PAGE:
In the entertainment business there comes a time when a star becomes more than just a star. That person becomes larger than life, as they say.
A handsome New York City native, it was clear early on that the young man was going to be a singer. After all, not many 10 year-olds sing standing next to the Mayor. Remember that the next time that you cross the Triborough Bridge. Anthony sung at its opening. Not all was joy at this age for him, however. Not many 10 year-olds lose their father, like young Anthony did.
But the effects of the Great Depression were never lost on the young man, as he developed immense empathy and a passion for art and literature. And unlike some of his contemporaries, he never backed off his platform for people.
Anthony could have been anything. Attractive, bright, charisma dripping from his pores, at 18 he was drafted into the World War II effort and would join the front lines. The next time we think about our hearts in San Francisco we should consider the hearts Anthony saw left behind in hand to hand combat, in Germany.
He wrote it down for us.
During his time in combat, Benedetto narrowly escaped death several times. The experience made him a pacifist; he would later write, “Anybody who thinks that war is romantic obviously hasn’t gone through one,” and later say, “It was a nightmare that’s permanent. I just said, ‘This is not life. This is not life.'”
At the war’s conclusion he was involved in the liberation of a Nazi Concentration camp near Landsberg where some American POWs (Prisoners of War) from the 63rd Division were also being held.
Tony, as he was now being called, would carry this experience throughout the rest of his life. Along the way he became, a superstar, an icon, and an American standard by which other performers are measured. And when he heard talent, he recognized it. And when talent heard him, they recognized his too. From no less than the Chairman, himself:
Bennett was praised often by his peers, but never more meaningfully than by what (Frank) Sinatra said in a 1965 Life magazine interview: “For my money, Tony Bennett is the best singer in the business. He excites me when I watch him. He moves me. He’s the singer who gets across what the composer has in mind, and probably a little more.”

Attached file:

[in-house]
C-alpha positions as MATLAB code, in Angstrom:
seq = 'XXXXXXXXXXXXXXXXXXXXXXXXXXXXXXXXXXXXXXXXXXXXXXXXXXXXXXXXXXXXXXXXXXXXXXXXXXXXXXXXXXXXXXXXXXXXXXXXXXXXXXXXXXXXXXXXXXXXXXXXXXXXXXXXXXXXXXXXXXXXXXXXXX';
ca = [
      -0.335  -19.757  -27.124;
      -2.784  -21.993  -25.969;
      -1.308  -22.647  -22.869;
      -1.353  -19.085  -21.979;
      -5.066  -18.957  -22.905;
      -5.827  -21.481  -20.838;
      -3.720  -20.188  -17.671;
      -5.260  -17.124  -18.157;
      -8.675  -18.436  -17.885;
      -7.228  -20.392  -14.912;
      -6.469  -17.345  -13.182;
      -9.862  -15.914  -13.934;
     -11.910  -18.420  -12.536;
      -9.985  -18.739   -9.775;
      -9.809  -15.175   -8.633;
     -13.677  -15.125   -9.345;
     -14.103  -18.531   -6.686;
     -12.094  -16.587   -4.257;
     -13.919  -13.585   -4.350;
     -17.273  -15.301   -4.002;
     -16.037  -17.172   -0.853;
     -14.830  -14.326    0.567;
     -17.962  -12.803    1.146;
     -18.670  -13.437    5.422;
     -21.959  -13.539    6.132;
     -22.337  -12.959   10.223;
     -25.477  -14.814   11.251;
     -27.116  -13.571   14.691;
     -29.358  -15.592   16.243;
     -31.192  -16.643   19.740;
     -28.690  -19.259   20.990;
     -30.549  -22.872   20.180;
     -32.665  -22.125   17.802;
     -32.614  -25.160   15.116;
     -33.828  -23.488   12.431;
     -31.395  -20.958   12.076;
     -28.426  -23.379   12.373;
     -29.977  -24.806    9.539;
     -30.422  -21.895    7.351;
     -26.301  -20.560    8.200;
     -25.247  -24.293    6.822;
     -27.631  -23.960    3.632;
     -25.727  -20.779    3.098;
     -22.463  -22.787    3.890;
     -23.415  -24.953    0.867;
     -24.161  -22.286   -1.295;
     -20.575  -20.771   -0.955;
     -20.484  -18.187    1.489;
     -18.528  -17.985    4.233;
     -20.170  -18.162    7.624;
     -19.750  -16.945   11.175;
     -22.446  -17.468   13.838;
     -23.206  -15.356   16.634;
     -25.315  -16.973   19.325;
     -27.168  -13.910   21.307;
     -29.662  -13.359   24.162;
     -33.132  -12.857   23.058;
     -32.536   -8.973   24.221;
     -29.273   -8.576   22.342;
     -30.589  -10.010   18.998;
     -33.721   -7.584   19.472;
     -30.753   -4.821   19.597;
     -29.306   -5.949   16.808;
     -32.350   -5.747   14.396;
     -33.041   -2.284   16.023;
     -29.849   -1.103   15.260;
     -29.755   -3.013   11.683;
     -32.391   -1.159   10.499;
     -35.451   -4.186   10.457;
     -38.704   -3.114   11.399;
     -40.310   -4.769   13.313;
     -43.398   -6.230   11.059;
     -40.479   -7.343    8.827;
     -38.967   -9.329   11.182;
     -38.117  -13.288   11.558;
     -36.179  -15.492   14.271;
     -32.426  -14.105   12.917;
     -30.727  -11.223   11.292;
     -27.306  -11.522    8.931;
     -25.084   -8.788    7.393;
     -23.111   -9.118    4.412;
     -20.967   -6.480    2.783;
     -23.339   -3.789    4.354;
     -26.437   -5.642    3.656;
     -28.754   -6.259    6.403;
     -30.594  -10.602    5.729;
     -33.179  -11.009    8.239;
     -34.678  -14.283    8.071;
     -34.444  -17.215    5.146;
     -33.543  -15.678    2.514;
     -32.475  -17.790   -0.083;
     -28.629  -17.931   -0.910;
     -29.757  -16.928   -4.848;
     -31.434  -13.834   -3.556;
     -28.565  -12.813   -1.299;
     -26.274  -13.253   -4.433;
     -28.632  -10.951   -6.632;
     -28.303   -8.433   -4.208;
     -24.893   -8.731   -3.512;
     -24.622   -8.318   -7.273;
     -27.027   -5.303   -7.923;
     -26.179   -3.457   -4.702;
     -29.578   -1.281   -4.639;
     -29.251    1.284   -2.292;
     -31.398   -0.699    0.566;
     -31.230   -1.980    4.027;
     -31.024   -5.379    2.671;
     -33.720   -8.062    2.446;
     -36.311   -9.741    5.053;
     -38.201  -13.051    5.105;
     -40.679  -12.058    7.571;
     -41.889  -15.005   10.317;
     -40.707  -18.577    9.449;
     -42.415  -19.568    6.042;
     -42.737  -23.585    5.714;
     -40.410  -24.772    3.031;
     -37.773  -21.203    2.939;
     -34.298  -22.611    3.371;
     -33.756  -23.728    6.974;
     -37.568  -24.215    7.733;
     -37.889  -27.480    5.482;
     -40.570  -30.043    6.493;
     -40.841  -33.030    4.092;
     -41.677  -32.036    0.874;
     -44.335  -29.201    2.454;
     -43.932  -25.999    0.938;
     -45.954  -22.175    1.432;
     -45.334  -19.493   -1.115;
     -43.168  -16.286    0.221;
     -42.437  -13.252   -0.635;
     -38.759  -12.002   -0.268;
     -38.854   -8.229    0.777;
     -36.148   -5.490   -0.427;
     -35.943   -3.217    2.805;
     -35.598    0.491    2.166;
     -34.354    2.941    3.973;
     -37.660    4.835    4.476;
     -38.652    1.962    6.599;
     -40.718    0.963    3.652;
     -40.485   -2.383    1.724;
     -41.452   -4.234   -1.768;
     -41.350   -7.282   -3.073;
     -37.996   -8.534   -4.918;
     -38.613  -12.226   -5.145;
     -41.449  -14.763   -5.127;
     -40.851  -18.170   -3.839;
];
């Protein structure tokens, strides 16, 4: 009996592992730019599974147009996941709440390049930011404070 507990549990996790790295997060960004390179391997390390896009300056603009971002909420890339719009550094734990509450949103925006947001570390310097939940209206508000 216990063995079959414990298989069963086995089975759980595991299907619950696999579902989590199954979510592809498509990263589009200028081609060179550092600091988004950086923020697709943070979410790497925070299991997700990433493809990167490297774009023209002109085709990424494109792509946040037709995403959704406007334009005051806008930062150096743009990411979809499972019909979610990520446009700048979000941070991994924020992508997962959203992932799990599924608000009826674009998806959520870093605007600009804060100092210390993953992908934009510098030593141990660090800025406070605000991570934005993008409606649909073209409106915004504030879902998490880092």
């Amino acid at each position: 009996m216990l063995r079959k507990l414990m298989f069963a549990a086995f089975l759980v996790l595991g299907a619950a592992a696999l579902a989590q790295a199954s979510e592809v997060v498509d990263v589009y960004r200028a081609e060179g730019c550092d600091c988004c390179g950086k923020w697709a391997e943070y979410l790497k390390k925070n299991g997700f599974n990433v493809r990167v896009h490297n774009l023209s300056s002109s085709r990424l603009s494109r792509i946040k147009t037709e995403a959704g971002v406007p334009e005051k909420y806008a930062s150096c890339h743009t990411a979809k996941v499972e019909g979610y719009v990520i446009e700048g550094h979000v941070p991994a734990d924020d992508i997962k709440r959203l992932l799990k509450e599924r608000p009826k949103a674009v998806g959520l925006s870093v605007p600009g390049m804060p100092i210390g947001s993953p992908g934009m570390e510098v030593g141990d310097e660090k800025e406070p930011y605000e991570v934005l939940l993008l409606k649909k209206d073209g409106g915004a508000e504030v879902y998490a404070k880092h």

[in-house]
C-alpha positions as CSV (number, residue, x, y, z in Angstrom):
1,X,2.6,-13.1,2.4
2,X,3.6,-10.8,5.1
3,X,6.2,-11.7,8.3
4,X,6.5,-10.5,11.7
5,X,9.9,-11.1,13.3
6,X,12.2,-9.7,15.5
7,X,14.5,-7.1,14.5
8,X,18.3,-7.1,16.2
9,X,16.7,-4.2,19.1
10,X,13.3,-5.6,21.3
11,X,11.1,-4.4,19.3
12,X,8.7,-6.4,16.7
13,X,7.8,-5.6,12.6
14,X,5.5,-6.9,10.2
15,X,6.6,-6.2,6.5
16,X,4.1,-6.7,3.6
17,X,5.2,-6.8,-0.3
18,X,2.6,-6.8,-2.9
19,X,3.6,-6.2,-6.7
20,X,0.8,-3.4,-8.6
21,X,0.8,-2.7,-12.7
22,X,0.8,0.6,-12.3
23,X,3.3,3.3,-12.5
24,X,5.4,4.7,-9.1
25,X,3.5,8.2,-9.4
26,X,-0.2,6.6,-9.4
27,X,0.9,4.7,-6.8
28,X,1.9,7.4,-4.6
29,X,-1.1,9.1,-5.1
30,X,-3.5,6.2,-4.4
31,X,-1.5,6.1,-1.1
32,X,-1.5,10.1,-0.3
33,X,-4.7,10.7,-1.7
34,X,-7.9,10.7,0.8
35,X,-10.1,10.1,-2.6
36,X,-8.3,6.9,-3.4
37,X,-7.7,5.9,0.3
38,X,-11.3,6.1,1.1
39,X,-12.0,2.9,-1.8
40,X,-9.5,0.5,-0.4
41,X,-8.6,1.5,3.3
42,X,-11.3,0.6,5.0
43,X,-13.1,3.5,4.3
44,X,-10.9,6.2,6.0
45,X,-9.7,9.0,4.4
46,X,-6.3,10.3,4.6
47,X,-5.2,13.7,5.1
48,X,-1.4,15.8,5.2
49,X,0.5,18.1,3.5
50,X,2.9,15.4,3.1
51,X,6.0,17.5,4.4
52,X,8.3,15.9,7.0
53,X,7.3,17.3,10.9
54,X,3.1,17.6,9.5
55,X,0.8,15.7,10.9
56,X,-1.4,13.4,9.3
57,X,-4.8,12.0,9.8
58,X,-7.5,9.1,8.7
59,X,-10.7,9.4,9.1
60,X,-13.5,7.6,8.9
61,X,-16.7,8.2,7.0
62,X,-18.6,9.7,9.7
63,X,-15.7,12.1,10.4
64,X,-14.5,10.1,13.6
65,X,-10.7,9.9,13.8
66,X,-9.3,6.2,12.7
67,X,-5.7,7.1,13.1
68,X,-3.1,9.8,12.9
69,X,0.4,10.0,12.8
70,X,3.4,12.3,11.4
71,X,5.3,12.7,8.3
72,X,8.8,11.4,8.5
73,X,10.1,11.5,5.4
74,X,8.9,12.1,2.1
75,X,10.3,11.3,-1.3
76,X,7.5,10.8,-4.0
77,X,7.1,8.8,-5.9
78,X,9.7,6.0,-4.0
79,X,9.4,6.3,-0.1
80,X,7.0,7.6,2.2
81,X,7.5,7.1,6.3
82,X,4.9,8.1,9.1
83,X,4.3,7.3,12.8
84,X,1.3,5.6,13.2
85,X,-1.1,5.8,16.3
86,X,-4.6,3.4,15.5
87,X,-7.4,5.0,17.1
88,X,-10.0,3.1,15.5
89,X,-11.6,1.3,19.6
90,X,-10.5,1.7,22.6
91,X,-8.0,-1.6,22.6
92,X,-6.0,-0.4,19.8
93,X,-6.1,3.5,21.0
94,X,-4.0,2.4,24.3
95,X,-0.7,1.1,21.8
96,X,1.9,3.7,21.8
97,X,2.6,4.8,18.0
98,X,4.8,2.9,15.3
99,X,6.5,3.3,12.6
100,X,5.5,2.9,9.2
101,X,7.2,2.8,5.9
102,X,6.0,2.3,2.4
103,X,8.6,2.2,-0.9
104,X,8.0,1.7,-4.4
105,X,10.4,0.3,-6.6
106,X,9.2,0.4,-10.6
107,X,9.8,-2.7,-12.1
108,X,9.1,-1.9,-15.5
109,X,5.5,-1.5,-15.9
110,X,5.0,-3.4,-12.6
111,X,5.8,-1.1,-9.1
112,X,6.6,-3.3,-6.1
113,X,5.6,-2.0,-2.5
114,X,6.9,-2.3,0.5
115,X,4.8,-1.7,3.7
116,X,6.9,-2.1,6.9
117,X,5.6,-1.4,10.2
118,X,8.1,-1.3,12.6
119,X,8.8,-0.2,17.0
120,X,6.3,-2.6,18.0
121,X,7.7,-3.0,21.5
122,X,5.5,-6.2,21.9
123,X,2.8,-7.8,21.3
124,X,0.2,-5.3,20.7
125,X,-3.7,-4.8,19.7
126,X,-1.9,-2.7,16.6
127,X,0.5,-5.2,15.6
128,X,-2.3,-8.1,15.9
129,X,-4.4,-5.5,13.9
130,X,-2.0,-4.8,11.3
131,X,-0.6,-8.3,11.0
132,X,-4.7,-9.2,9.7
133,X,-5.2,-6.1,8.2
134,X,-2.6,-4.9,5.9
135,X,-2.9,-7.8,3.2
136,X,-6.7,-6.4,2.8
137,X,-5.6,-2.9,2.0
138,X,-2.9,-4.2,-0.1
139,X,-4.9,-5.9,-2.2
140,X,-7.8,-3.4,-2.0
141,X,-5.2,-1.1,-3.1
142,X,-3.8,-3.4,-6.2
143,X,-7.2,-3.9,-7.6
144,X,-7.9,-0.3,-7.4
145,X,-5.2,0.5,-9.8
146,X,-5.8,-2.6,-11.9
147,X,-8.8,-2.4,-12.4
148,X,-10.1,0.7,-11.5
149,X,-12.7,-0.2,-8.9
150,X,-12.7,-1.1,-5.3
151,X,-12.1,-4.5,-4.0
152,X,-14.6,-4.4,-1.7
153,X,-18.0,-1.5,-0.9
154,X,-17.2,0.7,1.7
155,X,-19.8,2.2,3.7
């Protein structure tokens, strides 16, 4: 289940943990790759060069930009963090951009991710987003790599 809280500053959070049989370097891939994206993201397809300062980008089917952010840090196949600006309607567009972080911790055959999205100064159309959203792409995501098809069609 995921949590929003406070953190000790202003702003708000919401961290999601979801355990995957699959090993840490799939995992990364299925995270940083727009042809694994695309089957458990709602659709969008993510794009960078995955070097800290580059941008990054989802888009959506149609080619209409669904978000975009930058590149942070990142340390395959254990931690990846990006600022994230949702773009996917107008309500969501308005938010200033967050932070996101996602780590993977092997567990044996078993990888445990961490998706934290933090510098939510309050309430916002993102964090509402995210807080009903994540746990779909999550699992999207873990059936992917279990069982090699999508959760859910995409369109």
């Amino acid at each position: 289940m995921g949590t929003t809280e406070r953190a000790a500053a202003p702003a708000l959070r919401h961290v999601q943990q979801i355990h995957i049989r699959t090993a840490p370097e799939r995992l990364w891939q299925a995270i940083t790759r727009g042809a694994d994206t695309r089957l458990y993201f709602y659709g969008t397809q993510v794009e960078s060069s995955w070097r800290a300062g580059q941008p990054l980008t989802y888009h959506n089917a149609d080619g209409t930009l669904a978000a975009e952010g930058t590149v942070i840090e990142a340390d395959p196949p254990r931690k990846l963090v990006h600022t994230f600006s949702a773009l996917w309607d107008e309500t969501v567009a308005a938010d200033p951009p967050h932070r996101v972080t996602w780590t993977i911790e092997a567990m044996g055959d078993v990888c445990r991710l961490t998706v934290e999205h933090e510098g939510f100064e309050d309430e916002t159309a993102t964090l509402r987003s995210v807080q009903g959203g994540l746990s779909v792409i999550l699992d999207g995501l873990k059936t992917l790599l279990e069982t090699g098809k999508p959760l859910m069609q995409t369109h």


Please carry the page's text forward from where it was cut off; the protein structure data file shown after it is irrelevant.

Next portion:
His was a smooth, jazz influenced style, with the kind of cool one couldn’t buy on Savile Row. His ego did not drive him so much as his desire to make timeless art, which is why he ignored critics and ridicule to work with young Stefani Germanotta, a fellow Italian and together, defying odds, created a No. 1 Billboard duet, Cheek-to-Cheek in 2014.
By the way Anthony at this point, was 88, breaking his own record as the oldest living performer to accomplish the feat.
Anthony and Stefani, better known as Tony Bennett and Lady Gaga, would be friends for the rest of his life.
Anthony was at once a superstar, war hero, New Yorker, and if you are from there or know people there you know that is a term of endearment, a teacher, a collaborator, husband and father. Along the way, he sold over 50 million records, won 20 Grammys, 2 Emmys, and a lifetime achievement award.
I would say he will go down in history as a spectacular singer.
But there is so much more to be said for a man’s 96 plus years, that would take dedicated study to properly put into context. Some will try. Most, will fail, as would I if I attempted to quantify the unquantifiable. Were I to attempt to write an Associated Press summary, I would not do him justice.
I got to see Frank Sinatra perform, but I missed out on Tony Bennett. I know the catalog however. Yet I had another reason to write this tribute.
The 10 year-old who lived through the loss of his father, had his head patted for singing “Marching Along Together on the Triborough Bridge by Mayor Fiorello LaGuardia are good reasons. The young man who before his 19th birthday helped to liberate a concentration camp, that is a great reason.
His artwork in paint, a great reason.
His lifelong commitment to humanity, tireless efforts on behalf of President Obama, and embrace of a once in a generation talent named Stefani, in the midst of her rise, are great reasons too.
And the man had a commitment to excellence, as he did not want just hit records, he wanted a hit catalog.
But in the end the reason I wrote this, is because the hit catalog I am most grateful for and impressed by, had nothing to do with music.
That is quite an accomplishment, when you are born as Anthony Dominick Benedetto and leave this world, as Tony Bennett.
“One of the early gifts I got was from my mother. She always insisted on top quality. She would make those penny dresses, and the more she made, the more money she would earn. But even still, she’d throw away a bad dress. Always quality. Ever since, I never wanted to do a song that would insult the audience. That’s the way to make music that lasts. Like a dress that lasts.”